Although the title is confounding and perhaps the movie’s worst misstep, it’s Byrne’s digitized and stilted delivery that earns the biggest laughs.
In 1978, candid photographer and fashion column writer Bill Cunningham took a picture of a woman passing by him on a New York street. He was interested in the coat she was wearing, which struck him as unusual. As luck would have it, Cunningham had inadvertently snapped a picture of the long-retired famous movie actress, Greta Garbo, who hadn’t been seen on screen since 1941. The New York Times snapped up the photo and gave Cunningham a long-running photography series called “On the Street.” Every week, readers discovered who crossed the viewfinder of the bike-riding shutterbug wearing his trademark blue shirt.
Premiering at the New York Film Festival, director Mark Bozek’s “The Times of Bill Cunningham” chronicles the photographer’s career, starting with his time as a milliner, then working through his writing at magazines like Women’s Wear Daily before settling on the thing for which he is most famous, his street photographs. Our tour guide for this entertaining journey is Cunningham himself, who appears onscreen in a 1994 interview conducted by Bozek. Bozek structures his film around this lengthy interview, supplementing it with home videos and pictures rather than using a bunch of talking heads. The film has occasional narration of actress Sarah Jessica Parker, an inspired choice; her Carrie Bradshaw character from “Sex and the City” would have loved to live the bohemian lifestyle Cunningham did.
Cunningham was one of the most famous people to live in the Carnegie Hall Studios, residing there for over 50 years in a small room crammed with file cabinets overflowing with photographs, memorabilia and even diamonds. His famous neighbors included Leonard Bernstein, Norman Mailer and Marlon Brando who, we are told, hid out in Cunningham’s flat after female fans broke down his apartment door. Cunningham also rubbed elbows in the 1950’s with famous celebrities like Marilyn Monroe, who’d stop by his Chez Ninon office to try on the hats he designed, and Jacqueline Bouvier, who would later bring ladies’ hats back into style during her days as First Lady.
Though Cunningham comes off as a very nice guy whose thick Boston accent must have stood out like a sore thumb in Manhattan, there’s still some snootiness and shade bubbling underneath the surface, especially when he talks about fashion. It’s amusing coming from a guy whose wardrobe for decades consisted of thrift shop items or hand-me-downs from wealthy women whose husbands had bought the farm. “They were nice clothes!” Cunningham protests when Bozek presses him about this detail, but he then adds that he would have never been showcased in his own column.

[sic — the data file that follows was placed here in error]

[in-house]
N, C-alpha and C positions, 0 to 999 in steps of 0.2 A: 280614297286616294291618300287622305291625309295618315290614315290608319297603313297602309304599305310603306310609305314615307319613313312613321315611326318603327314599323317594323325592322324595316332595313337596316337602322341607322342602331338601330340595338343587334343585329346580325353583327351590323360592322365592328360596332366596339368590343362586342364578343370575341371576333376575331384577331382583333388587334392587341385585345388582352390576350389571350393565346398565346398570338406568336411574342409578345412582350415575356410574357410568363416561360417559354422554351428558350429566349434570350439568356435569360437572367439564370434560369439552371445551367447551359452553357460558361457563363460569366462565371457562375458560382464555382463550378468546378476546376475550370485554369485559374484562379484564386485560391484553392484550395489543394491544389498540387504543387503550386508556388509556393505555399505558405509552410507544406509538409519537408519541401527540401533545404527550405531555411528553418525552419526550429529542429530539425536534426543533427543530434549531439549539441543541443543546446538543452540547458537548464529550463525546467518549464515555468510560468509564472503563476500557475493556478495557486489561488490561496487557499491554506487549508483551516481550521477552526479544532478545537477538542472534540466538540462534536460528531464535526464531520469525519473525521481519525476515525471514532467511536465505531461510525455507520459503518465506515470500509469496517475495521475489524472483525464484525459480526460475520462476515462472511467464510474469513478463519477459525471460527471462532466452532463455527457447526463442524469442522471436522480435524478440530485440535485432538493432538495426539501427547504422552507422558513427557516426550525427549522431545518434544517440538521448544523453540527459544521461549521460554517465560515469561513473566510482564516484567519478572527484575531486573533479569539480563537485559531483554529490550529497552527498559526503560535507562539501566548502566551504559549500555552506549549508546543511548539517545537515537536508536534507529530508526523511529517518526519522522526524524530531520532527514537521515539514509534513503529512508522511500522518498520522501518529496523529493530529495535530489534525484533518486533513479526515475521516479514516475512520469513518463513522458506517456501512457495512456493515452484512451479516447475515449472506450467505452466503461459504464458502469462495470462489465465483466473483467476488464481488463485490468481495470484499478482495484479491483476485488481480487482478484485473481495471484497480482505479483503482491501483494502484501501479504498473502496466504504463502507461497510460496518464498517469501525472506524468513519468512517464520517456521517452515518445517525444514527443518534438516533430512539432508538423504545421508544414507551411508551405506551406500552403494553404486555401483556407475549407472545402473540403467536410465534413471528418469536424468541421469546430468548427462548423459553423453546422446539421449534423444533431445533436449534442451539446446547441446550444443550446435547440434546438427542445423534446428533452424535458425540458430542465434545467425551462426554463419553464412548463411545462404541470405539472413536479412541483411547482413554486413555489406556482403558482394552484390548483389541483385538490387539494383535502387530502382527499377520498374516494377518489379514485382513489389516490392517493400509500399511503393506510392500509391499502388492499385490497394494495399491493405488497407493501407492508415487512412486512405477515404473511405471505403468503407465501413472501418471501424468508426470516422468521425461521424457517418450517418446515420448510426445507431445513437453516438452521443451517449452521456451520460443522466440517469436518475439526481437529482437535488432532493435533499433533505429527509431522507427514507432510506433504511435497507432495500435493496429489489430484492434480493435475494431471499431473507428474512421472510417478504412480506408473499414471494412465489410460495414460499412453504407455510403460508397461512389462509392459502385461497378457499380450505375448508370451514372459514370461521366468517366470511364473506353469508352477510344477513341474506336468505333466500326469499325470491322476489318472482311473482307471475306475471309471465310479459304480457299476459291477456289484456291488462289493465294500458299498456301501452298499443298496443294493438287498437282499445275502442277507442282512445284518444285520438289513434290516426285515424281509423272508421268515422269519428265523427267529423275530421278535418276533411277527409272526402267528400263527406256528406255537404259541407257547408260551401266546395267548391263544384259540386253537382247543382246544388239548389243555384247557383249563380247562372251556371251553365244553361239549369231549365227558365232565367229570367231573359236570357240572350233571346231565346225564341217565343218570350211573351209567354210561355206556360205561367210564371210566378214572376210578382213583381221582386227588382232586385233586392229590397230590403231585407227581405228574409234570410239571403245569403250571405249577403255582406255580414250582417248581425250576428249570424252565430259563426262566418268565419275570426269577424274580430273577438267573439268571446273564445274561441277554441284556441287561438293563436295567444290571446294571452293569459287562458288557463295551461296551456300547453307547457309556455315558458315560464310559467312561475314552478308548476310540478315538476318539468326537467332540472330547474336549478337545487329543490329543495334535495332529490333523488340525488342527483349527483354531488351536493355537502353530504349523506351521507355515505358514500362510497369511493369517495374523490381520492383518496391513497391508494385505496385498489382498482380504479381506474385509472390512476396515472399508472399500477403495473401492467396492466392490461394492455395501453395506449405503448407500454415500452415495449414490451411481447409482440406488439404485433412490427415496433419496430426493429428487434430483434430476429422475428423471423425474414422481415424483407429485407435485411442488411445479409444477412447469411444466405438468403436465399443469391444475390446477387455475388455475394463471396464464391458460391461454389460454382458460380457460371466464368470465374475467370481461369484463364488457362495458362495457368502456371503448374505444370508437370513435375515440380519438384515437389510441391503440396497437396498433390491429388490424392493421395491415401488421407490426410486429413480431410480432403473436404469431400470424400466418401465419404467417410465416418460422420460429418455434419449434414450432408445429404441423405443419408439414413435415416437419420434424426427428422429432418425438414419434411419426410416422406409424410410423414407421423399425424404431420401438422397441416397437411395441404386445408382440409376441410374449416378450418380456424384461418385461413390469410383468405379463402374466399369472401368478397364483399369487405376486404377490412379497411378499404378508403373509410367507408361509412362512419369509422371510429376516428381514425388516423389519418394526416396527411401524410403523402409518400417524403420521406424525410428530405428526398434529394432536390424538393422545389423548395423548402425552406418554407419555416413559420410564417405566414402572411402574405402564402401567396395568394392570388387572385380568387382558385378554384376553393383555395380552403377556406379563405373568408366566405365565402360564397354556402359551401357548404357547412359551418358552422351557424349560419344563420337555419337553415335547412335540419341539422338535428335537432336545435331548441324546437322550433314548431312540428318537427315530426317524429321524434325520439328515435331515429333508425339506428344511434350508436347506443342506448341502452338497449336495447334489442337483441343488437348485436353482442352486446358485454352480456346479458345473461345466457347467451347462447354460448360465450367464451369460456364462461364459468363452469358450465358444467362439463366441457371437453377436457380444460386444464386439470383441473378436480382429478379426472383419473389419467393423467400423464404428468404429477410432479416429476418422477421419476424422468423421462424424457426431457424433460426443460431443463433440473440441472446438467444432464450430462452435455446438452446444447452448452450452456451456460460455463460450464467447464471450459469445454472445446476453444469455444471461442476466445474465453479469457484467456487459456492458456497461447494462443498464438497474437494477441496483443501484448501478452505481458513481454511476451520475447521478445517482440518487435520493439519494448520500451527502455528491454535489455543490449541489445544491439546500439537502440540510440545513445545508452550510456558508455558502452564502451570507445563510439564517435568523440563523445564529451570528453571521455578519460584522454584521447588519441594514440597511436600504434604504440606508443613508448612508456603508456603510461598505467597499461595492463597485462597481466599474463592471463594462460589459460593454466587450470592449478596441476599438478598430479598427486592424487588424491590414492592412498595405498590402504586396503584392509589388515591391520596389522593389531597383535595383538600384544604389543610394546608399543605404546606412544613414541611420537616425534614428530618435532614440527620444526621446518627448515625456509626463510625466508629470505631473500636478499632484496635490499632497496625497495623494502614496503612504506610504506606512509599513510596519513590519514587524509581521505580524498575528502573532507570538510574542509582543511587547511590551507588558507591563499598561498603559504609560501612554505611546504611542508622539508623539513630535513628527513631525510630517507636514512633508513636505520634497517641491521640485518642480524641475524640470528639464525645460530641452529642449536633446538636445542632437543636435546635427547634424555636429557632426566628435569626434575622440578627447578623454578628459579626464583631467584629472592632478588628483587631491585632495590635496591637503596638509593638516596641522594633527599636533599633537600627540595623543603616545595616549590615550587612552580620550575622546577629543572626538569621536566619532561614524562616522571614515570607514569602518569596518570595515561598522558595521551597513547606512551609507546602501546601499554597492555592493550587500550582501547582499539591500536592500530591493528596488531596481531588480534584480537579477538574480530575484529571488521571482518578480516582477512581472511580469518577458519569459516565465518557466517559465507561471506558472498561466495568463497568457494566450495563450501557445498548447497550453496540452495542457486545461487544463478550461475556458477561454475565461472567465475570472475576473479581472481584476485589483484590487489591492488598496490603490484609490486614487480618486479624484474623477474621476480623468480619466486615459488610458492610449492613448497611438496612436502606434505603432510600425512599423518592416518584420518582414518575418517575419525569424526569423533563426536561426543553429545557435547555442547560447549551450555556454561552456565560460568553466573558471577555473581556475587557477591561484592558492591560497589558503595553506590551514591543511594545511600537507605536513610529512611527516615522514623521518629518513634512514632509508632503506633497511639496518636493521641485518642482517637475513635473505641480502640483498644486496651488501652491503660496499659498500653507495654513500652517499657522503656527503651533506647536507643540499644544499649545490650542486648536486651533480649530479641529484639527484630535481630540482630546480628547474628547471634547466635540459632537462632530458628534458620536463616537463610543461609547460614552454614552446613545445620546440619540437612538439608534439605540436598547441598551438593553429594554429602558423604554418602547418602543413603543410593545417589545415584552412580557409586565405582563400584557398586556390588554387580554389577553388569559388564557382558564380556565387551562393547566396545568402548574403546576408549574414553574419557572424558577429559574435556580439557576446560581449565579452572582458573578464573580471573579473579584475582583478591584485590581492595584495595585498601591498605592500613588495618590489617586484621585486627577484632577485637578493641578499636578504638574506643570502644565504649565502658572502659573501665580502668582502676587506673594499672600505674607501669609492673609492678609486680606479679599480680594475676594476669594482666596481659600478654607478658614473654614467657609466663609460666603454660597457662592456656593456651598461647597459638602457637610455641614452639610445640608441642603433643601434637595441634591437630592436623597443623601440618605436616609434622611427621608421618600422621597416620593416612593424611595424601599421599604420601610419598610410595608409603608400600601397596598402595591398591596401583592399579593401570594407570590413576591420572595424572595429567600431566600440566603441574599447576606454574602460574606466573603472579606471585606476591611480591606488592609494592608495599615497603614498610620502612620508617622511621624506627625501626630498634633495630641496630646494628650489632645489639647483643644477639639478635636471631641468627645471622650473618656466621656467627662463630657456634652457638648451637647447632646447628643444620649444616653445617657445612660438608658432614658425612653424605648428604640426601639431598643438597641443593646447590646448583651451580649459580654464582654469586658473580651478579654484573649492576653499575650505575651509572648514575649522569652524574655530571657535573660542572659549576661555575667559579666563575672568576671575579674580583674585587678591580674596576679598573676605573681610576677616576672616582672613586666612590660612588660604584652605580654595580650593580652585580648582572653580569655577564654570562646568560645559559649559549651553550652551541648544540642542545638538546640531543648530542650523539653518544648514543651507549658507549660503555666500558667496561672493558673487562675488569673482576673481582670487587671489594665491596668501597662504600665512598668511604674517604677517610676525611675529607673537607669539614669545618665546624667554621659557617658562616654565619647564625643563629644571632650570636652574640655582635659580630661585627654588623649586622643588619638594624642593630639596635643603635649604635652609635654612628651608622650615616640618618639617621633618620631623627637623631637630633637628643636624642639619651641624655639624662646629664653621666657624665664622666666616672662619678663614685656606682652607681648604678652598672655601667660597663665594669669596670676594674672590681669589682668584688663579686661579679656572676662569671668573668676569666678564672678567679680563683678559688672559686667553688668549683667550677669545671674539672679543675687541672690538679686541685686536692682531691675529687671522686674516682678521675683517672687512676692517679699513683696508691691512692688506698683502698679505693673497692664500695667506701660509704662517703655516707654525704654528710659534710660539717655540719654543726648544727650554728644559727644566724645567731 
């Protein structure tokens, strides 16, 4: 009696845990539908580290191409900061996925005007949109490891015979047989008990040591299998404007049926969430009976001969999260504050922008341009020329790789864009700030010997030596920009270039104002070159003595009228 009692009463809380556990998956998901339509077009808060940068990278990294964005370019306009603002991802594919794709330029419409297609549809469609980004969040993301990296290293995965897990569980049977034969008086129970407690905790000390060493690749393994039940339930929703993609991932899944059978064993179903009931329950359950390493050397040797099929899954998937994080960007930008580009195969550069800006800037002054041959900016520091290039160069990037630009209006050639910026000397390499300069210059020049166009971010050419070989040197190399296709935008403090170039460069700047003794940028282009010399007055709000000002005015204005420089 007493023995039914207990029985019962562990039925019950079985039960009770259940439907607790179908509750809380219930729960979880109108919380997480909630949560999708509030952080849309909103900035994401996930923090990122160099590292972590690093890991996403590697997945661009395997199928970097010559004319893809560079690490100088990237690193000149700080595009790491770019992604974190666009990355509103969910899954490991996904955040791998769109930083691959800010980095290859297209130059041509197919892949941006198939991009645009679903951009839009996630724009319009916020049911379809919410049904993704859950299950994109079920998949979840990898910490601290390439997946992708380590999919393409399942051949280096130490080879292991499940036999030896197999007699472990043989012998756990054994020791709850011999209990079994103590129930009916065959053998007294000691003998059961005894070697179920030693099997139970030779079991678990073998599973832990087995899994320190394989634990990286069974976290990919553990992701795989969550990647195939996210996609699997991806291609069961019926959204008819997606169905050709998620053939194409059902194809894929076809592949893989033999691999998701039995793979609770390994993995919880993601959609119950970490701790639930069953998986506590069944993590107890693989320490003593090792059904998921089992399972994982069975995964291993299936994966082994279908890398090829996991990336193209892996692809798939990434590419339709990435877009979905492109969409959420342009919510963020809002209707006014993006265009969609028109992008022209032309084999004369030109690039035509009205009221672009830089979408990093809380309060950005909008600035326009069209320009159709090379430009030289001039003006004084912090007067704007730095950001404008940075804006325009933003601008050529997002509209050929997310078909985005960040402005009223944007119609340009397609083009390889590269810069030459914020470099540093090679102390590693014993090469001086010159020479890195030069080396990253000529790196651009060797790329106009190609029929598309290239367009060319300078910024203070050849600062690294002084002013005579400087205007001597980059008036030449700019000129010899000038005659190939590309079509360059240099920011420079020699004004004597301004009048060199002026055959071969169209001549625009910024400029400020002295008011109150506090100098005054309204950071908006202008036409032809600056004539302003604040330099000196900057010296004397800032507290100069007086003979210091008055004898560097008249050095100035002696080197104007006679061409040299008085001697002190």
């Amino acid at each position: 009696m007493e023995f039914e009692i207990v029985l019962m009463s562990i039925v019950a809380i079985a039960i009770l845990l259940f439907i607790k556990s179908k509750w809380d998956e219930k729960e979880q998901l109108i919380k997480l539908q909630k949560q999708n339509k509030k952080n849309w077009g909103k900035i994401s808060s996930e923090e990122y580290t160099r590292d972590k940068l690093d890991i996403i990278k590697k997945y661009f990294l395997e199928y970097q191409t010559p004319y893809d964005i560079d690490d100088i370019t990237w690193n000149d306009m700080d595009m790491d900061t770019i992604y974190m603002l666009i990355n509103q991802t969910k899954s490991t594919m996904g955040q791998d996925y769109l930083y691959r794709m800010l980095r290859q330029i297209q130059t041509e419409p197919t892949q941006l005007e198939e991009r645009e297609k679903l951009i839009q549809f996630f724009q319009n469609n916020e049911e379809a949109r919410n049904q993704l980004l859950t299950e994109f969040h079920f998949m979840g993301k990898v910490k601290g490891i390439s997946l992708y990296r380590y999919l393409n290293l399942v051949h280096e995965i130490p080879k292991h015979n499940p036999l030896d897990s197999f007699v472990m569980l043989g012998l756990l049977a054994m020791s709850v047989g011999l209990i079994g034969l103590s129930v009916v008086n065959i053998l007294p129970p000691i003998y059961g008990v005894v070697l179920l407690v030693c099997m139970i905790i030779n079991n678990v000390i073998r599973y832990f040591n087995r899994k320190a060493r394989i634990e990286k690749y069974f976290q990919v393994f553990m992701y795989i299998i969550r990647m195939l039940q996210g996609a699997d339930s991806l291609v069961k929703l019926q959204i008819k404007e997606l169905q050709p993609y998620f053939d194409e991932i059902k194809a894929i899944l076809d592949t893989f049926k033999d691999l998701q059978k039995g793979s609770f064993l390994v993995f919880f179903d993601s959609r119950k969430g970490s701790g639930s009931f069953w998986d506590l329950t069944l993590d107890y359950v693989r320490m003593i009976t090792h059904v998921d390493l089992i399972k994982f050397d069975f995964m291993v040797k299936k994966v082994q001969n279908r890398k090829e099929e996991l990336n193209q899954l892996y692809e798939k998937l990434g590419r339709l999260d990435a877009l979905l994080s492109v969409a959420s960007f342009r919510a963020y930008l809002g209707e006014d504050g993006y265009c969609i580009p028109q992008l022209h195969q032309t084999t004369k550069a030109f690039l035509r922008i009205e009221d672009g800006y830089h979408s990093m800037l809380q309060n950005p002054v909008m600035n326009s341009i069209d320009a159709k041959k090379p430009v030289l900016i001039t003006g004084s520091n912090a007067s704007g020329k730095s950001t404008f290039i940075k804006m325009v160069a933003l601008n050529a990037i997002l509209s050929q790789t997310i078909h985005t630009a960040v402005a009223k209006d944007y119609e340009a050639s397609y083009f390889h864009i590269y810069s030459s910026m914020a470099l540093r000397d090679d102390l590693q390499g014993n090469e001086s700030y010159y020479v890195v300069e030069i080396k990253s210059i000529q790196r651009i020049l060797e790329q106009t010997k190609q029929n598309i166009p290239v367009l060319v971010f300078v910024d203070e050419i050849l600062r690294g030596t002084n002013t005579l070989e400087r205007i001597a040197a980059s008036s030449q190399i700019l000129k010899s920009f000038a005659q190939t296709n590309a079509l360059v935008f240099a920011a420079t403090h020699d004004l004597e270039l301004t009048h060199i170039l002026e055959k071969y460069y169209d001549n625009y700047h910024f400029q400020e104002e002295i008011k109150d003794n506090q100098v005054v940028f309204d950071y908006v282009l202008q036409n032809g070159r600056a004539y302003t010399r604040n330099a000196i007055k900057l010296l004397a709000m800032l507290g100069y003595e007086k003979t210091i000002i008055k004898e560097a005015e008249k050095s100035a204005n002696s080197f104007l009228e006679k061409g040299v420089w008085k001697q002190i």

Cunningham describes his picture-taking as “stealing the shadows” of his subjects. One such set of shadows leads to the film’s most poignant moment. Cunningham suddenly breaks down when talking about how he’d photographed Gay Pride parades since their inception in NYC, and how he’d lost many of the people he knew to AIDS. We later learn that the man who lived so frugally had also donated millions of dollars to AIDS charities. Cunningham worked practically until his death in 2016; not even being hit by a truck could keep him off his beat for long.
“The Times of Bill Cunningham” runs a scant 74 minutes, which seems a perfect amount of time for a man who was so humble that he didn’t even attend the premiere of a prior documentary about him made back in 2011. Instead, he stood outside the theater and took pictures.
While festival centerpiece “Roma” has deserving buzz as a shoo-in for the Best Foreign Film Oscar, let’s not forget the hauntingly romantic “Cold War,” the new film from “Ida” director, Pawel Pawlikowski. It’s Poland’s official Oscar submission and the winner of the Golden Lion at the Polish Film Festival and the Best Director award at Cannes. Aided by the transcendent black and white cinematography of Lukasz Zal, who also worked on “Ida,” Pawlikowski tells a love story that feels symbolic of Poland during the Cold War era of the film’s setting. Music plays a big part here, first as a symbol of national pride and then as a means of escape via that Western world music known as jazz.